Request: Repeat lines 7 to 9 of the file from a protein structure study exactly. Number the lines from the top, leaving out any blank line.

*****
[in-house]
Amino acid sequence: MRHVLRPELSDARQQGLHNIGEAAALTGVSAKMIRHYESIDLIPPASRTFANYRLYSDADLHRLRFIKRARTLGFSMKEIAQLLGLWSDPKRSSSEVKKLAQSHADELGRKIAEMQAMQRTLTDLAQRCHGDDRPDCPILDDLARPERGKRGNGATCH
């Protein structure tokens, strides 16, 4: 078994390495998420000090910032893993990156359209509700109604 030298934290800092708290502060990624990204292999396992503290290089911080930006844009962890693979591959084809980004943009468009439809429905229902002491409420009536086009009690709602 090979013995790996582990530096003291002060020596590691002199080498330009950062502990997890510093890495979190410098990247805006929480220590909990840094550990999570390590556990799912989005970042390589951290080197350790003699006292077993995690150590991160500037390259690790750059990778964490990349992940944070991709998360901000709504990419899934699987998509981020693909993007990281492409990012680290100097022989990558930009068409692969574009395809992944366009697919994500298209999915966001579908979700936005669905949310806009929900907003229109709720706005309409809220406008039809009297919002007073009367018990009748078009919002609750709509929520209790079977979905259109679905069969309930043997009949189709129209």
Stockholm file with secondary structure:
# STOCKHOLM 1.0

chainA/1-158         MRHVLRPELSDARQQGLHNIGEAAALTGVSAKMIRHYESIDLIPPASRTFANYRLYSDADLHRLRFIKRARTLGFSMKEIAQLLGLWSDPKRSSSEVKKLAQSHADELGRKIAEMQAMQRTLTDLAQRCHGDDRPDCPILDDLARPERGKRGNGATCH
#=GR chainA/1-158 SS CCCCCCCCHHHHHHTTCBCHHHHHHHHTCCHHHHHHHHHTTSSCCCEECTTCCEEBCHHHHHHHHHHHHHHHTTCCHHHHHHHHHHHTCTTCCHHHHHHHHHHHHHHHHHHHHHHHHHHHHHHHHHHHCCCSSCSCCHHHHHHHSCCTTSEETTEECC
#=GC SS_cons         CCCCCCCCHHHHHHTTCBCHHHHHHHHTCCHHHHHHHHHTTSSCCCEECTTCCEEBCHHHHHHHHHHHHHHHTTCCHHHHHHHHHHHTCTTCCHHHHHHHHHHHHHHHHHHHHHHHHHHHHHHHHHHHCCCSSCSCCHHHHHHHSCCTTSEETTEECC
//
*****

#=GR chainA/1-158 SS CCCCCCCCHHHHHHTTCBCHHHHHHHHTCCHHHHHHHHHTTSSCCCEECTTCCEEBCHHHHHHHHHHHHHHHTTCCHHHHHHHHHHHTCTTCCHHHHHHHHHHHHHHHHHHHHHHHHHHHHHHHHHHHCCCSSCSCCHHHHHHHSCCTTSEETTEECC
#=GC SS_cons         CCCCCCCCHHHHHHTTCBCHHHHHHHHTCCHHHHHHHHHTTSSCCCEECTTCCEEBCHHHHHHHHHHHHHHHTTCCHHHHHHHHHHHTCTTCCHHHHHHHHHHHHHHHHHHHHHHHHHHHHHHHHHHHCCCSSCSCCHHHHHHHSCCTTSEETTEECC
//